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Many years ago, I found a piece of rock on a lakeside in Switzerland (see picture below). I think that it could be a "fossil" from some Pecten species (do you agree?).

My question is: how old such a fossil can be, approximately? Is it like 1000 years, or rather 1'000'000 years?

I have no idea, that's why I just would be interested to have your opinion on this topic. I don't know if it is frequent or rather uncommon to find such "fossils".

Thank you for your help!

pecten

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Pectens seem to have evolved from Chlamys in the late Eocene or early Oligocene. The coarseness and rib spacing of Vertipectens has been slowly evolving since the early and Mid-Miocene, so they have been around for at least 16 million years, maybe up to 20 million years. If you want to be precise you will need to read-up on the fine detail. Pectens are a classic case of 'ontogeny recapitulating phylogeny', and their identification is complicated by parallel and convergent evolution of different species. As fossils, they are quite common, and probably more useful as indicators of the palaeo-environment, than as age indicators. Where you find such fossils you will very likely find associated micro-fossils in the same rock, which are more diagnostic of age.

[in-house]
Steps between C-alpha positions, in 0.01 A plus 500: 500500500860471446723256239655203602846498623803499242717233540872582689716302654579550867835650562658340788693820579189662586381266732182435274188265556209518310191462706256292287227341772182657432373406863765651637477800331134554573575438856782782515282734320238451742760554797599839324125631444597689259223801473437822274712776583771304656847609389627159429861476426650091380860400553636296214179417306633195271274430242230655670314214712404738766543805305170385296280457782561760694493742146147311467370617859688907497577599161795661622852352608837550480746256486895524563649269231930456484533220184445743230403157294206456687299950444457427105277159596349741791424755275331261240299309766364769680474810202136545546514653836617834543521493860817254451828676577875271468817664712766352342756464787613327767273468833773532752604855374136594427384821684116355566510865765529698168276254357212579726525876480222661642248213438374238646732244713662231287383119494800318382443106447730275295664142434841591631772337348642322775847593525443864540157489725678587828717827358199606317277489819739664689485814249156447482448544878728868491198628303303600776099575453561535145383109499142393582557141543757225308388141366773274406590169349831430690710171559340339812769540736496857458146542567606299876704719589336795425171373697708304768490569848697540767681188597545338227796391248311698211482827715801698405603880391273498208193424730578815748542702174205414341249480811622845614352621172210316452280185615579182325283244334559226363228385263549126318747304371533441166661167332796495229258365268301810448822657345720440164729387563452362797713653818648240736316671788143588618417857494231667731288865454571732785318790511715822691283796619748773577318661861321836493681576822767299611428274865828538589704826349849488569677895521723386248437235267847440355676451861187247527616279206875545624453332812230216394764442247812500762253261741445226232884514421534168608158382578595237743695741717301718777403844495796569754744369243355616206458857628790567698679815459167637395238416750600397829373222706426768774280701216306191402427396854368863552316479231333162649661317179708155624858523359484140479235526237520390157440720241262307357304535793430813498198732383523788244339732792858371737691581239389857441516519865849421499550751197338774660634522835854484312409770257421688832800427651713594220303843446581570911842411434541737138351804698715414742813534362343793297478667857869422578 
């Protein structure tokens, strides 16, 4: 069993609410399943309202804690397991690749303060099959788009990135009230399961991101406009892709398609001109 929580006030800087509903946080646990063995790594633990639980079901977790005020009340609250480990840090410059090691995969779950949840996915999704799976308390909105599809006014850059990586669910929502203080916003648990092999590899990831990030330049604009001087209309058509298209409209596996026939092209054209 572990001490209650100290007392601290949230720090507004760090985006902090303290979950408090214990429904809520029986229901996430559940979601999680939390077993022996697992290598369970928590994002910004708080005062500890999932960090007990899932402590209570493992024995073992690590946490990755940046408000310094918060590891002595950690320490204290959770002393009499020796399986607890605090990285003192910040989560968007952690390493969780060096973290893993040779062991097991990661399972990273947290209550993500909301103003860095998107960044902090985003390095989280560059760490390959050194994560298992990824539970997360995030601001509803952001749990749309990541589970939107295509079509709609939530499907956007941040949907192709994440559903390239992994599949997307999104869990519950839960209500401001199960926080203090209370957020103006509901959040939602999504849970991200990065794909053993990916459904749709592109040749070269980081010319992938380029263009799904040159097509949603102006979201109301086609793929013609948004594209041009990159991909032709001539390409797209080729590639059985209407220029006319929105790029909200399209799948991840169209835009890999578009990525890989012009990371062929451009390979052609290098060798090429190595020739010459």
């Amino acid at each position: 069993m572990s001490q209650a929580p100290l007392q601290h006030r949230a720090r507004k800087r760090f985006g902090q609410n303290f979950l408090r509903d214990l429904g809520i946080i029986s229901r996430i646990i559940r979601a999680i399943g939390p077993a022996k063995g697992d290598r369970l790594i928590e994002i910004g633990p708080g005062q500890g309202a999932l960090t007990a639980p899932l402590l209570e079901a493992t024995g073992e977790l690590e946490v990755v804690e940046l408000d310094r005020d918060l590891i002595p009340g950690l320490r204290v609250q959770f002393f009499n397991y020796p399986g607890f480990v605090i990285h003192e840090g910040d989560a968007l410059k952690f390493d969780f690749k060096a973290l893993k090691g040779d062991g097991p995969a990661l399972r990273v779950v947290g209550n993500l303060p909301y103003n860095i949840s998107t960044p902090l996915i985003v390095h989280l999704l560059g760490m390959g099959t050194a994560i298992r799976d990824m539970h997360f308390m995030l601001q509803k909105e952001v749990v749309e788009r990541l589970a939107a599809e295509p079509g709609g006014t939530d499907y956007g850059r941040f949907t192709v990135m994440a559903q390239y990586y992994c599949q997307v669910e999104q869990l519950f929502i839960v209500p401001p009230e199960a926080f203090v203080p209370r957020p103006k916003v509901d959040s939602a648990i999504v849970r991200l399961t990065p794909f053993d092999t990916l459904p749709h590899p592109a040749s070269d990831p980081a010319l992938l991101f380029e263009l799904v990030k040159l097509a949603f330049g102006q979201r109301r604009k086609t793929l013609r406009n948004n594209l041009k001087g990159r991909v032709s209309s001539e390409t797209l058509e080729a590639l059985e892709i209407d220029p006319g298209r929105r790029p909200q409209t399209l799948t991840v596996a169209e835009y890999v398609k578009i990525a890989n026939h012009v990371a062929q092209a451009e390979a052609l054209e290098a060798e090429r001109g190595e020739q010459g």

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    $\begingroup$ I thought I'd found a Pecten in the chalk at Barrington (Cambridgeshire, UK) - Cretaceous age. I never did a formal identification, but if Pecten really did appear in the Eocene, then there were Pecten-like bivalves in the Mesozoic... $\endgroup$ – winwaed Aug 31 '16 at 12:58
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    $\begingroup$ I suppose it depends upon how much change you are willing to accept and still call it the same species. Superficially similar fore-runners of the modern pecten can be found right back in the early Mesozoic, but were technically different species back then. $\endgroup$ – Gordon Stanger Aug 31 '16 at 13:35

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